This Shocking Silent Lurker Can Kill Your Retirement Plan

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Shocking Effect Of InflationInvesting for retirement is a daunting task. You’ll need a massive amount of money to provide a reasonably safe income for your golden years. Unfortunately, many people never factor in one of the largest threats to their retirement safety.

Retirement’s Massive Goal

The massive goal most people consider when it comes to their retirement is stockpiling enough assets to reach their retirement number. Your retirement number is the amount of financial assets a person will need to have in order to provide a reasonable income to live off of in their retirement.

To calculate how much money you’ll need, using the commonly cited 4% rule, simply take what you expect to be you’re yearly expenses in retirement and multiply by 25. (Note: This is just a simple calculation and you should put much more effort into your retirement plan.) These numbers are often huge and can easily exceed $1,000,000.  Due to the enormity of these numbers, many people simply stop there and leave out some of the most important factors to retirement planning.

Just for fun, here are a couple quick examples of how to calculate a retirement number. If you think your expenses will be $40,000 a year, you simply multiple by 25 to get a $1,000,000 retirement number. Think you’ll need $100,000 a year? Your retirement number will be $2,500,000. The key, that many people forget to factor in, can absolutely destroy your retirement. That threat is inflation.

Inflation – The Destroyer Of Retirements Everywhere

The problem many people forget to include in their calculation of the 4% rule is that you must account for inflation when you come up with your yearly expense number. Instead, most people simply consider how much money they’d need in today’s dollars and calculate their retirement number based off of today’s dollars. This could leave you in a horrible position.

Most people forget to factor in inflation because it isn’t a huge factor in our every day lives. Inflation hasn’t been very high recently and we don’t tend to notice it in our every day lives. However, if you think hard about how much something cost 10, 20 or 40 years ago, you’ll notice there is a HUGE difference in price between now an then.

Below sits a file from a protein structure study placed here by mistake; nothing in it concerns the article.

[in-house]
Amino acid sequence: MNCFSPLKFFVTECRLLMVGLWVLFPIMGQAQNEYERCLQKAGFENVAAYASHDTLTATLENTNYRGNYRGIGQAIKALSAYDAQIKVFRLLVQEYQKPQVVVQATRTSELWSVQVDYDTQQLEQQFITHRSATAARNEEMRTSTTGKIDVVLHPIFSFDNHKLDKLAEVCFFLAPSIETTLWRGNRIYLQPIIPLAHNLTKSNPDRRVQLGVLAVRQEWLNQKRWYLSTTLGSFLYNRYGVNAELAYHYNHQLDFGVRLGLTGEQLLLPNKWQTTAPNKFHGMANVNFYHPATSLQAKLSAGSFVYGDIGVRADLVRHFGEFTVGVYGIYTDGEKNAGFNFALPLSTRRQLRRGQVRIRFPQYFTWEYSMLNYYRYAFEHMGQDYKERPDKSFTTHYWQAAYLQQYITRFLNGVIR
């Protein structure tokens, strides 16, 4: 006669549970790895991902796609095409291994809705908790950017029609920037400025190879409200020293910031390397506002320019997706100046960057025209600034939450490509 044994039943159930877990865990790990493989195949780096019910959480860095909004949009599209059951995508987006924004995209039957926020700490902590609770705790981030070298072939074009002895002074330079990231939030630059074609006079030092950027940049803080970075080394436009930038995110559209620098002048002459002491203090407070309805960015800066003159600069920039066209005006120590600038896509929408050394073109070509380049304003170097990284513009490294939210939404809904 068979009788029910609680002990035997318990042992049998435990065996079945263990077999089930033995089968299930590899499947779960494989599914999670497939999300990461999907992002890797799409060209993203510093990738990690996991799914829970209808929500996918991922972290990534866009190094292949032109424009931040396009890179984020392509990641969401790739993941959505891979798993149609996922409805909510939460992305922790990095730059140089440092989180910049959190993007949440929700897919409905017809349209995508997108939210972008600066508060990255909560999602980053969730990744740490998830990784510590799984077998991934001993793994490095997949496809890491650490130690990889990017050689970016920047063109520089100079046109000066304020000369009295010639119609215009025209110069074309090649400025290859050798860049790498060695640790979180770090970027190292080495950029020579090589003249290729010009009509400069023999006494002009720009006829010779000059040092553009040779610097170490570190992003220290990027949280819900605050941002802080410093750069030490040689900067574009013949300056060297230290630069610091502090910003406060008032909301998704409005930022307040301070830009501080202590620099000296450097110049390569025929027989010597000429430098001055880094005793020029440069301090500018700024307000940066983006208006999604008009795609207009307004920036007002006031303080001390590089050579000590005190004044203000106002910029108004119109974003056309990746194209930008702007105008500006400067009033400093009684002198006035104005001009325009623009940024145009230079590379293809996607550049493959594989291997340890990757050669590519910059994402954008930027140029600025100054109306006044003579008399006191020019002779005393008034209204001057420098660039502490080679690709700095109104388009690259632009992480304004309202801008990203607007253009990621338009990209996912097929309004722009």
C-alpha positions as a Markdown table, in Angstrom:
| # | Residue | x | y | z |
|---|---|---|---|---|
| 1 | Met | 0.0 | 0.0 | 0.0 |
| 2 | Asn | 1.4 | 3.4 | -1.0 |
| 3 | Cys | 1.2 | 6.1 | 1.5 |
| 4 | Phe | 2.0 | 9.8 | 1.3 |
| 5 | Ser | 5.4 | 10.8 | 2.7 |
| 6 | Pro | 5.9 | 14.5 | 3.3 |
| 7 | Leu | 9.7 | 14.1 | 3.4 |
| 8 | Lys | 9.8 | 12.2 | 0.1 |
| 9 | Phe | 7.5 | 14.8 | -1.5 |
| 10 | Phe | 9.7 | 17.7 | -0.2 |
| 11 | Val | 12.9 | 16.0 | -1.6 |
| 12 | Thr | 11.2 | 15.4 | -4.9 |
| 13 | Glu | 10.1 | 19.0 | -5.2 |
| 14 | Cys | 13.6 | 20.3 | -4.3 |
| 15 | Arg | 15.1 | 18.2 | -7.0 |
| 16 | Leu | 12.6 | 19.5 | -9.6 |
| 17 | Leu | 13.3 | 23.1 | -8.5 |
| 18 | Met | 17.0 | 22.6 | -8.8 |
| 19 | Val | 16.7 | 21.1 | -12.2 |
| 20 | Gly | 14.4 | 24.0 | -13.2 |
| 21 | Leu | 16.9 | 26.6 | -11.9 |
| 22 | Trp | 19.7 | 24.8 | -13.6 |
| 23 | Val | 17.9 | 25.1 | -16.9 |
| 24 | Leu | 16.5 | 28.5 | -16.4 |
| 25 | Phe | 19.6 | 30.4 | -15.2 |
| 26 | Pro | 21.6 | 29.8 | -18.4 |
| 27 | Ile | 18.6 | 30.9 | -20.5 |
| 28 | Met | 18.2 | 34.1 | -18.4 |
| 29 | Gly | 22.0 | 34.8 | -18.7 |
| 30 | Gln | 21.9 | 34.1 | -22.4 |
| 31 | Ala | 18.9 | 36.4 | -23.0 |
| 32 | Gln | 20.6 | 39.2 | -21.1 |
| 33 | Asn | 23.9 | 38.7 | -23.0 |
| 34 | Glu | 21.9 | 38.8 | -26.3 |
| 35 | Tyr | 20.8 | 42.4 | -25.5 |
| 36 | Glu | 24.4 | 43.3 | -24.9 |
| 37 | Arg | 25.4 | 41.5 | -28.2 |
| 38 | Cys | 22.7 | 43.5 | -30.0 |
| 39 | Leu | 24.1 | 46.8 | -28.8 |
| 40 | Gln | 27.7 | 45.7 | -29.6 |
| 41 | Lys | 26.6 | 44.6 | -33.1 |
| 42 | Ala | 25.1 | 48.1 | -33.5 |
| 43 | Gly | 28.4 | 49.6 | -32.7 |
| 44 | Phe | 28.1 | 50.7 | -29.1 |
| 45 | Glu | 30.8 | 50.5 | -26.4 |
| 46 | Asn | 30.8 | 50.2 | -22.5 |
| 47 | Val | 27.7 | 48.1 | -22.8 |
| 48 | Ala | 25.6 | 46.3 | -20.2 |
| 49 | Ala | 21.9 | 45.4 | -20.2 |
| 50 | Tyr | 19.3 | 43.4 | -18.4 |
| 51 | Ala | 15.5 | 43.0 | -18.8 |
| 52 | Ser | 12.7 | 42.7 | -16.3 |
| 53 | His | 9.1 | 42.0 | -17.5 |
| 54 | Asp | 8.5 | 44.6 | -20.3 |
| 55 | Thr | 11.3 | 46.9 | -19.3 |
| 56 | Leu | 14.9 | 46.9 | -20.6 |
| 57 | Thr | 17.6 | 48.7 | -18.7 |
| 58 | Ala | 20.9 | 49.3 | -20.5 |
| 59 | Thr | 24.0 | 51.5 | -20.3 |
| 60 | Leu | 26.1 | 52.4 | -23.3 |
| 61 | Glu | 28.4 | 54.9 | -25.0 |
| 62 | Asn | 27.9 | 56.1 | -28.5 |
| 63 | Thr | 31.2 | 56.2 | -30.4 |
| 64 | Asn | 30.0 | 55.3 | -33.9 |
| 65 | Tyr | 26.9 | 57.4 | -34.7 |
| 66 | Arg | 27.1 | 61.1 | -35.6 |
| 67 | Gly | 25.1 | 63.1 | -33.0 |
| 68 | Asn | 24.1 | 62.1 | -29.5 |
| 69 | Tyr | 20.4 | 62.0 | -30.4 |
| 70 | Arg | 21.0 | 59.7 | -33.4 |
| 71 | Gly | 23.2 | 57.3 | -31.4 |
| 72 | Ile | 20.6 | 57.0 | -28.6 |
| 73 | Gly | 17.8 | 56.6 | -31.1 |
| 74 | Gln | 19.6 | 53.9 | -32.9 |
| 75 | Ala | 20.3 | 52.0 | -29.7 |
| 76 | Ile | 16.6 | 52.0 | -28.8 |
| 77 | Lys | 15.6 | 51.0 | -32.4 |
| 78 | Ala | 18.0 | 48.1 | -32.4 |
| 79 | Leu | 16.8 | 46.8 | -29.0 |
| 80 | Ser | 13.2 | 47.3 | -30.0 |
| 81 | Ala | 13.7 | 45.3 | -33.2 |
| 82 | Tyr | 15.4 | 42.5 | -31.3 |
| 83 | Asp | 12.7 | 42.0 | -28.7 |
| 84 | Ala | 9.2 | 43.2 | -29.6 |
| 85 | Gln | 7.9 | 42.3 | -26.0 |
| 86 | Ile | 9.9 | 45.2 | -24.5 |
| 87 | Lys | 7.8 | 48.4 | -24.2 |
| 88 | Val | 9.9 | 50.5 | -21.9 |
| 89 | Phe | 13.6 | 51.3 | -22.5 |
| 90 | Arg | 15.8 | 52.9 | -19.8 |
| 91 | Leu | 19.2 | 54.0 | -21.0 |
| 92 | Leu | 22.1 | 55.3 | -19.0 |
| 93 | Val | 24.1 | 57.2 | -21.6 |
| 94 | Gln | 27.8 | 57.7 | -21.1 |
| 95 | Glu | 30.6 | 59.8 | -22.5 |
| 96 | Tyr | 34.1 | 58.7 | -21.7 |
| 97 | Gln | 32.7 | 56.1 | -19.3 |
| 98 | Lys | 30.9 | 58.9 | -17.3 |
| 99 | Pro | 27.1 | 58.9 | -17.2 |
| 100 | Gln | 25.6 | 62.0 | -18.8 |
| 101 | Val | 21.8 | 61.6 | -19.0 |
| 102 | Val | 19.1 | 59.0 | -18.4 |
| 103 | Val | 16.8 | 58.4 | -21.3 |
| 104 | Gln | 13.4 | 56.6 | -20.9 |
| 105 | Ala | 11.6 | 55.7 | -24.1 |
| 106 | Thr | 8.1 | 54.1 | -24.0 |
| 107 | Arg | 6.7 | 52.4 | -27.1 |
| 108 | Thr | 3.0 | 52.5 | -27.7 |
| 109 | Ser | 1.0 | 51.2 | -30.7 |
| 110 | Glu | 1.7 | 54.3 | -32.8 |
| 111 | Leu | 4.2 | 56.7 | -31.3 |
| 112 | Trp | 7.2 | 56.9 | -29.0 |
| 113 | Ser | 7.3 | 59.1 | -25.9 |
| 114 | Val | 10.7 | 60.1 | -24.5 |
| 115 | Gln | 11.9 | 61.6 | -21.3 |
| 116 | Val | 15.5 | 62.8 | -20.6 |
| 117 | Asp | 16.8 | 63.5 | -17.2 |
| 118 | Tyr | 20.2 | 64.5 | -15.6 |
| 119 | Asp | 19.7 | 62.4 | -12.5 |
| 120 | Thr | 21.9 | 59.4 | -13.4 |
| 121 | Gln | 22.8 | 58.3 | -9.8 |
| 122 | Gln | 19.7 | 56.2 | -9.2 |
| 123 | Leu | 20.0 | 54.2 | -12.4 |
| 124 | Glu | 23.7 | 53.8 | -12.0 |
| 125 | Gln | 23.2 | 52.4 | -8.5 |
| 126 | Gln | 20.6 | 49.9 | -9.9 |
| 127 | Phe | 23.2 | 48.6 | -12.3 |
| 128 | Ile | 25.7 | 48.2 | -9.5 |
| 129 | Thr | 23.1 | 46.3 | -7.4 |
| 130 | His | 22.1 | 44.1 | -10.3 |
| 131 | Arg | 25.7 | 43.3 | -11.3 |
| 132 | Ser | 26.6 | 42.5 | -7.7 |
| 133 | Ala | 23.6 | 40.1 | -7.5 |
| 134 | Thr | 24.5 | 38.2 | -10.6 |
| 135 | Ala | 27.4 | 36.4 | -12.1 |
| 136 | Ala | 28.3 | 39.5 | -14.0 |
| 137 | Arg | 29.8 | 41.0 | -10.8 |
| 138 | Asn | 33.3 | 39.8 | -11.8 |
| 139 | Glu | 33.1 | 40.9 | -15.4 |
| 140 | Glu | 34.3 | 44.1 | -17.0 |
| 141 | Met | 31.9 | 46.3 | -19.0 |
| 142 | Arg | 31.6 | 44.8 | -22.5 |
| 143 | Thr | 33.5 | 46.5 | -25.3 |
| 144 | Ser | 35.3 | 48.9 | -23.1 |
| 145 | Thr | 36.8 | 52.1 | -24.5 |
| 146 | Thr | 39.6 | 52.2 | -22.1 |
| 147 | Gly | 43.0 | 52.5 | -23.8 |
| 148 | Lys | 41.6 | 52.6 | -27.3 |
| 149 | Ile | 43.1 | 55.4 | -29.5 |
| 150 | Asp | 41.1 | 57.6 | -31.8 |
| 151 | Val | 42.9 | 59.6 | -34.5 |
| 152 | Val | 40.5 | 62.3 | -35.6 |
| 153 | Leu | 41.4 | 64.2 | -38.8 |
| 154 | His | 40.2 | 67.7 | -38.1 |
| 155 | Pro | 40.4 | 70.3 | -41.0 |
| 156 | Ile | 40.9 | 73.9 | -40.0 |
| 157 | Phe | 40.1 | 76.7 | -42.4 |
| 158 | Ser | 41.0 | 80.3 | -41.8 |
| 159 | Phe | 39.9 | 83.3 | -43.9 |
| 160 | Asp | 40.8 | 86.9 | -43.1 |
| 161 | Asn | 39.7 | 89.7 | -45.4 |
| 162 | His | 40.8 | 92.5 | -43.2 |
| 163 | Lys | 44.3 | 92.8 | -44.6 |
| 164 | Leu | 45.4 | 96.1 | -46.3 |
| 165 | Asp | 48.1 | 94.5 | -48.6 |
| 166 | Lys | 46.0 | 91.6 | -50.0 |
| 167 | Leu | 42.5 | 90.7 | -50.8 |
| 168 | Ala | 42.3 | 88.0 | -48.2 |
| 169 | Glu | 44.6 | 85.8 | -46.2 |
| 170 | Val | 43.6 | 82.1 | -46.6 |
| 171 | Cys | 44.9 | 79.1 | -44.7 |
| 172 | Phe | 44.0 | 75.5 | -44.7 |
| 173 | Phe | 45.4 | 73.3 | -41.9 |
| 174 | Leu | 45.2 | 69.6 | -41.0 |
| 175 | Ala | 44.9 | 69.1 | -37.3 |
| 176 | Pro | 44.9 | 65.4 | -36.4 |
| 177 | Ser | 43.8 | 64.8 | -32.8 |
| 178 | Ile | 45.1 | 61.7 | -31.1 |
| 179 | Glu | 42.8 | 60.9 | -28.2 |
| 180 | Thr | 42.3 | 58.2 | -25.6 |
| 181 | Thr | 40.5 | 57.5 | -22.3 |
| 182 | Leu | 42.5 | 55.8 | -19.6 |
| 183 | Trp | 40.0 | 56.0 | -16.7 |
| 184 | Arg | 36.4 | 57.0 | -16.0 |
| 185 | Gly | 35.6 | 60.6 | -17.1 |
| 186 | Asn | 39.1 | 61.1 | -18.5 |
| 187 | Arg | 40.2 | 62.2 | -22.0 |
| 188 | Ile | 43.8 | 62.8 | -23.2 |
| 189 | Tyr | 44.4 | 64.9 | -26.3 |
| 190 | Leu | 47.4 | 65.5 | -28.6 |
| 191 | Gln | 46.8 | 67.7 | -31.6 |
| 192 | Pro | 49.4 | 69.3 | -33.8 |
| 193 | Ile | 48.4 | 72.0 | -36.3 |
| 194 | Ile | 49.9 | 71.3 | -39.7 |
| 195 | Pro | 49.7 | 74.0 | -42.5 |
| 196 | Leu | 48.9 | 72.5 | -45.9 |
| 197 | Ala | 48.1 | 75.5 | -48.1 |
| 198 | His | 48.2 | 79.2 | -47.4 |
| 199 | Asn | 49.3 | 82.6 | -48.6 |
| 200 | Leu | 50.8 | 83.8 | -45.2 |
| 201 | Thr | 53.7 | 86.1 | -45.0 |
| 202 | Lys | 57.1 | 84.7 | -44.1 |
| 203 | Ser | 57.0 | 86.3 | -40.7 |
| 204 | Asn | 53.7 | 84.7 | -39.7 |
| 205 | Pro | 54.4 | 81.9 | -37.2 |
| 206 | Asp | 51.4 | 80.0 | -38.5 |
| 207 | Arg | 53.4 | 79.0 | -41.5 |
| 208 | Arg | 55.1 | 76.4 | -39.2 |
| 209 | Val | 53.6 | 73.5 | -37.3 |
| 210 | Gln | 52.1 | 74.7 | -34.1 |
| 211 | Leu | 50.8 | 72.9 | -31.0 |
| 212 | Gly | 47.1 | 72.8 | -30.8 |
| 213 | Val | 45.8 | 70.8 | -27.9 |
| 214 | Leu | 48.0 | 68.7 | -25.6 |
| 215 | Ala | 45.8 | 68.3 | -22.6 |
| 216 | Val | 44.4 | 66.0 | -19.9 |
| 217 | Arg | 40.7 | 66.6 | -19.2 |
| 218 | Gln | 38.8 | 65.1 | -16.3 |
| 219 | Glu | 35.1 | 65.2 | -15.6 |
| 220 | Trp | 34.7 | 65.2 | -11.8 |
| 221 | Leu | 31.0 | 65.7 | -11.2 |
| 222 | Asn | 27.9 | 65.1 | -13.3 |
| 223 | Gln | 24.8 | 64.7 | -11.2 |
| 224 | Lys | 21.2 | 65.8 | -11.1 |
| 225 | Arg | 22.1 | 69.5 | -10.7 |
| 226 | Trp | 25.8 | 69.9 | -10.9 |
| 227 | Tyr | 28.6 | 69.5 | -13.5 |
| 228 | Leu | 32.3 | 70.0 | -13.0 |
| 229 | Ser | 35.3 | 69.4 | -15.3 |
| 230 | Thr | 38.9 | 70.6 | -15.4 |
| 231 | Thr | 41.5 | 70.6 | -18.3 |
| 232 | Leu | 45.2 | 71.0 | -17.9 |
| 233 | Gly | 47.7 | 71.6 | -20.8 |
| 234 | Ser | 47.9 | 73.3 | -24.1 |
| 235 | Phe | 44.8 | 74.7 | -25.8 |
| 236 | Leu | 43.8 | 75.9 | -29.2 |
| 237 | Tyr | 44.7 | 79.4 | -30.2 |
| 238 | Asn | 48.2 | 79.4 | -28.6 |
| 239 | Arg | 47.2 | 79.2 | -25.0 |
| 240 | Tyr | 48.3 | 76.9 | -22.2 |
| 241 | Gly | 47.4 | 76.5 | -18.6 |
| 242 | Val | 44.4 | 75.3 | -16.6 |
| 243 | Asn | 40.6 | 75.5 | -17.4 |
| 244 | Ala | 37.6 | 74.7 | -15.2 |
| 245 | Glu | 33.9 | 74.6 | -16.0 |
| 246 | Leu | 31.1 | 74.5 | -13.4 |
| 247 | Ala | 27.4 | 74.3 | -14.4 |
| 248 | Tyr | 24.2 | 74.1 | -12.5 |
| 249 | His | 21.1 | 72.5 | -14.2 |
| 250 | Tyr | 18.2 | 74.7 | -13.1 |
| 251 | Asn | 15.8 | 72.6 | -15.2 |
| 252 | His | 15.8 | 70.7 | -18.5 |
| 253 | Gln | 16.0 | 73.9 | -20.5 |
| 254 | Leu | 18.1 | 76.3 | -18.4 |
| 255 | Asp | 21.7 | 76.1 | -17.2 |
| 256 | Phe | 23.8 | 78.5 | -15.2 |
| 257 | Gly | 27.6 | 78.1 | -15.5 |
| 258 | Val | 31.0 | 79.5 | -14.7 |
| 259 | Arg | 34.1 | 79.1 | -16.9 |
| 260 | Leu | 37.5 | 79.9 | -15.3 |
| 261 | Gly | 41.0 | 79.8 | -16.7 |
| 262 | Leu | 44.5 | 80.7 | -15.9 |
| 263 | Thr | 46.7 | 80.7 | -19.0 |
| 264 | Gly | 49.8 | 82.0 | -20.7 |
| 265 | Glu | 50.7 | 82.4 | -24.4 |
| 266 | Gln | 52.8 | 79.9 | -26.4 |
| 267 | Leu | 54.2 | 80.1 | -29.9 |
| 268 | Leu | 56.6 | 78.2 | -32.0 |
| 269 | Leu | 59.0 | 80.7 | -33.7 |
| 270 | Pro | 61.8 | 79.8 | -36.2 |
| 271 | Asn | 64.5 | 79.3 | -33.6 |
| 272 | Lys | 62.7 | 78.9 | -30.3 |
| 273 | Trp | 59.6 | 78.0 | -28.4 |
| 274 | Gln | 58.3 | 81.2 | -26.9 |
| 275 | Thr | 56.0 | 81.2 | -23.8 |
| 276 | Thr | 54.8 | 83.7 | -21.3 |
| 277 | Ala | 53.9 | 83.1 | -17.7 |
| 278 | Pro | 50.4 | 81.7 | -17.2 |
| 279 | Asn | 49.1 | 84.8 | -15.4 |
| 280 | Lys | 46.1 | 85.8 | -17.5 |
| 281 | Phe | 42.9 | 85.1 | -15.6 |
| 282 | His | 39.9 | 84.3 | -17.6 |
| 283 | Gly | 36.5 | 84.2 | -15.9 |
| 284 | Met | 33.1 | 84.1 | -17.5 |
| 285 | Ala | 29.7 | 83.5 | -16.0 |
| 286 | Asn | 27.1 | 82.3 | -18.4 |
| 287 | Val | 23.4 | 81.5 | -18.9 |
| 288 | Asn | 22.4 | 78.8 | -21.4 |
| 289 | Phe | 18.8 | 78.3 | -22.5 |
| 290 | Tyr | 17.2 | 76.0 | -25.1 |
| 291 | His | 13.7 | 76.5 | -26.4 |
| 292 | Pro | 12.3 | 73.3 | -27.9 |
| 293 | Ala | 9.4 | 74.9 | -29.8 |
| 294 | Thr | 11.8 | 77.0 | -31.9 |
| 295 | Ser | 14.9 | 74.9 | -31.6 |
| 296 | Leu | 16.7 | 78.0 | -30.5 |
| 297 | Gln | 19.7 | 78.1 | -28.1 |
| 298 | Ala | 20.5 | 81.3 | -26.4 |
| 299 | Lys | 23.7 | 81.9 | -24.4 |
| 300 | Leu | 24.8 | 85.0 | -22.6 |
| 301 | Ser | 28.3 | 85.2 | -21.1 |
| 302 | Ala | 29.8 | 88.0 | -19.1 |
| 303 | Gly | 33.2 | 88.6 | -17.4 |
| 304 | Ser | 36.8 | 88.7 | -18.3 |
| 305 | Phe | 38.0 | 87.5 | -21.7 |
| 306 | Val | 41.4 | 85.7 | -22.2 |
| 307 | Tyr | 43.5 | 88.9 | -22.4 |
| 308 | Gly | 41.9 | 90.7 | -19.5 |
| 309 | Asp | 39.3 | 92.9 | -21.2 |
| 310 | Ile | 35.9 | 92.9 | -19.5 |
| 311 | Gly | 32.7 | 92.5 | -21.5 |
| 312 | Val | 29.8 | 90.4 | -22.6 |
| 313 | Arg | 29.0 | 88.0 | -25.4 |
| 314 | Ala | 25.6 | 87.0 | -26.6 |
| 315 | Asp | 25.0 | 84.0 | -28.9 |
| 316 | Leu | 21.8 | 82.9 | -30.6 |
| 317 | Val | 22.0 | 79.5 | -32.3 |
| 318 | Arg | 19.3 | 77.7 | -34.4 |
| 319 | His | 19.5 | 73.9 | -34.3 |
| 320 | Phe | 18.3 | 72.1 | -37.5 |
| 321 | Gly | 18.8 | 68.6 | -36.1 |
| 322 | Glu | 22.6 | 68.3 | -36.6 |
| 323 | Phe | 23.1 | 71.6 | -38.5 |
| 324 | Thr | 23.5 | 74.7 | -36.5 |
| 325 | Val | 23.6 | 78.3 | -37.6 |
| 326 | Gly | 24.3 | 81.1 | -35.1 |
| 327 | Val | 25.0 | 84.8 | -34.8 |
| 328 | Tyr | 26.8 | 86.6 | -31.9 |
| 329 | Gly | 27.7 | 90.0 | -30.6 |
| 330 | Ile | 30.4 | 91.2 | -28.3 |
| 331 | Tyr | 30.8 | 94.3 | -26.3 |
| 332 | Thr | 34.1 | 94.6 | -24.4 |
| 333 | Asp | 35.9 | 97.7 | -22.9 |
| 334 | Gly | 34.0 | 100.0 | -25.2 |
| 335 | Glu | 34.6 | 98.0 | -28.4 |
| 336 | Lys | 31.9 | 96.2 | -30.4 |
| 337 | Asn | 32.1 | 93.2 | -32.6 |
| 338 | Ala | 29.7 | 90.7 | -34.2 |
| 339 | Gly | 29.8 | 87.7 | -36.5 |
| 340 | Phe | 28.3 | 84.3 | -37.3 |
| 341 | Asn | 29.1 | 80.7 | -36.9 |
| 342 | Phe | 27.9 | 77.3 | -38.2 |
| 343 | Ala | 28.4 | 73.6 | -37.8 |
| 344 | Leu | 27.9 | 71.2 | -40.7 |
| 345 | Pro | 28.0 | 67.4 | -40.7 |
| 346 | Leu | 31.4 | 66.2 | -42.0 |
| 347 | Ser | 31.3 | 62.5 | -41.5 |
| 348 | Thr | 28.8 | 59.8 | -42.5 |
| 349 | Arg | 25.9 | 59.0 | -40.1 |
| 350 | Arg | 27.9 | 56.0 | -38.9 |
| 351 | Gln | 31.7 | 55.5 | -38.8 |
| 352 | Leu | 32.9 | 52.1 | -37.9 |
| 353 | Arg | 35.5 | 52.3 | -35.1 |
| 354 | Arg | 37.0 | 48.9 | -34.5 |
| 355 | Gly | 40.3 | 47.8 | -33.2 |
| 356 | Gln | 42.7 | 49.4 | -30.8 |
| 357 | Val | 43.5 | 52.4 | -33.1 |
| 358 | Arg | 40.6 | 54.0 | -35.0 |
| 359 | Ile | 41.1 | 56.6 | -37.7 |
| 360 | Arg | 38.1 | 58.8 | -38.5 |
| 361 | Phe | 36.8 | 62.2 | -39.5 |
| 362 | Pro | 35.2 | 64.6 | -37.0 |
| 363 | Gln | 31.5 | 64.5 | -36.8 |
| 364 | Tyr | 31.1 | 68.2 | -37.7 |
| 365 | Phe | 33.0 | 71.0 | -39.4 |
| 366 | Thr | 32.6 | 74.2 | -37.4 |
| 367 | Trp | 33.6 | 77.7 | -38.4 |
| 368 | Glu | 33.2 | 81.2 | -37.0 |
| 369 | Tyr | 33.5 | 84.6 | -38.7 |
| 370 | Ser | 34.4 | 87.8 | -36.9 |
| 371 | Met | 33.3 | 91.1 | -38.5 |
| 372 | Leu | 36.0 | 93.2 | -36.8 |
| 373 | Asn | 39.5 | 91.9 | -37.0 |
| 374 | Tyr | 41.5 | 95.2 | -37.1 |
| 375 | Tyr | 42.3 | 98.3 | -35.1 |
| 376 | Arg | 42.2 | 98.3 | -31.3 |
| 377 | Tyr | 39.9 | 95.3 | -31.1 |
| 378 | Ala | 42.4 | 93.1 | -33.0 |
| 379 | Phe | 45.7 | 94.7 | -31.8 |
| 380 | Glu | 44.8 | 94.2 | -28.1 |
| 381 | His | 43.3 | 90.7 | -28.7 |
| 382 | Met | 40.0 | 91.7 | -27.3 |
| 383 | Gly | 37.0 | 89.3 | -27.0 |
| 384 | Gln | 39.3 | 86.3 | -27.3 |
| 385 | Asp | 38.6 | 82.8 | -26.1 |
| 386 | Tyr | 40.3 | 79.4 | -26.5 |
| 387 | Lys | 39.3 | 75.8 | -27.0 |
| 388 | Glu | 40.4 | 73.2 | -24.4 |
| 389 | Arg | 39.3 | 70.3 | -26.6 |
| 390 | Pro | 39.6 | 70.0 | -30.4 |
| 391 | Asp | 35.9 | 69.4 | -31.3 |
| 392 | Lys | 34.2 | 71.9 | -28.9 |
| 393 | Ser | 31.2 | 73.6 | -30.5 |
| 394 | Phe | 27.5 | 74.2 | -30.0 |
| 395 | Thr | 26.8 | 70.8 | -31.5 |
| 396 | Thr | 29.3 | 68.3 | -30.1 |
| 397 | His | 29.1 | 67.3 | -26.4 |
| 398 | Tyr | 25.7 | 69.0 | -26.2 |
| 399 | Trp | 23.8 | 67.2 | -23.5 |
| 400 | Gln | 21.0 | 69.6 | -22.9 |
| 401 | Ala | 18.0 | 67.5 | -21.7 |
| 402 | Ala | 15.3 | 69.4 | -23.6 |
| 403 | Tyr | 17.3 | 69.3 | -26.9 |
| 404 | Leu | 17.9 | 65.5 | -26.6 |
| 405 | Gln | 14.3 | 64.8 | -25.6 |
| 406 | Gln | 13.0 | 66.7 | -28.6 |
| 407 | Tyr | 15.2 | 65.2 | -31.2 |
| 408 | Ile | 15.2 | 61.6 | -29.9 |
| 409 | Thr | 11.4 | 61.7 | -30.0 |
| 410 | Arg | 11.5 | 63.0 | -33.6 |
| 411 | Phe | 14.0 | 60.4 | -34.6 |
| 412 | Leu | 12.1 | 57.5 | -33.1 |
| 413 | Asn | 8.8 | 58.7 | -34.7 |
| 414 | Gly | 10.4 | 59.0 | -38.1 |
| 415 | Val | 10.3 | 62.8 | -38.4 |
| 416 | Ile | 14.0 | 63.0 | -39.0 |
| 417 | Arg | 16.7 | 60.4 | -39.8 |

So, let’s say I do want to retire on $40,000 a year in expenses in today’s dollars, but I don’t want to retire until 40 years from now. In order to reach $1,000,000 in today’s dollars, I’ll actually need $3,959,260 in future dollars to have the same spending power, assuming a 3.5% inflation rate. Isn’t that insane!

Now that I know I’d need to end up with almost $4,000,000 instead of just $1,000,000 to retire in 40 years, that definitely changes how much money I’ll be putting away for retirement. Instead of having to invest roughly $284 a month at an 8% return to reach $1,000,000 when I retire in 40 years, I’d have to invest roughly $1,135 a month at the same 8% return to acheive the $4,000,000 goal when I retire in 40 years. If that isn’t an eye opener on how inflation can destroy your retirement, I don’t know what is.

Alternatively, if you only end up with $1,000,000 in 40 years, it will only have 25% of the purchasing power it would have today. Wouldn’t it stink to live in retirement on the equivalent of $10,000 a year? That’s insanely frugal if you ask me!

Please don’t fall into the common trap that so many others do when calculating their retirement number. Factor in inflation and make sure to check whether or not you’re on track with your retirement at least once a year. Your expenses could change drastically or inflation could differ dramatically from your predictions. While most people tend to think that these numbers will only get worse, there is a possibility they will change in your favor! Don’t dread your annual check up, it might give you some good news!

Do you have a retirement number you’re aiming for? Did you forget to account for inflation in that calculation? Let me know in the comments below! I love hearing about retirement planning! 

Photo by: Emutold Text added by: Lance Cothern

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About Lance Cothern

Lance Cothern, a Certified Public Accountant (CPA) licensed in the Commonwealth of Virginia, is the founder of Money Manifesto. You can read more about him here or connect with him on Facebook, Twitter, Google+ or Pinterest.

Comments

  1. We aren’t really shooting for a particular number at this point. We’re just trying to save and invest as much as we can. Our rental properties are a big part of our retirement plan as well, and luckily rents should rise with inflation.

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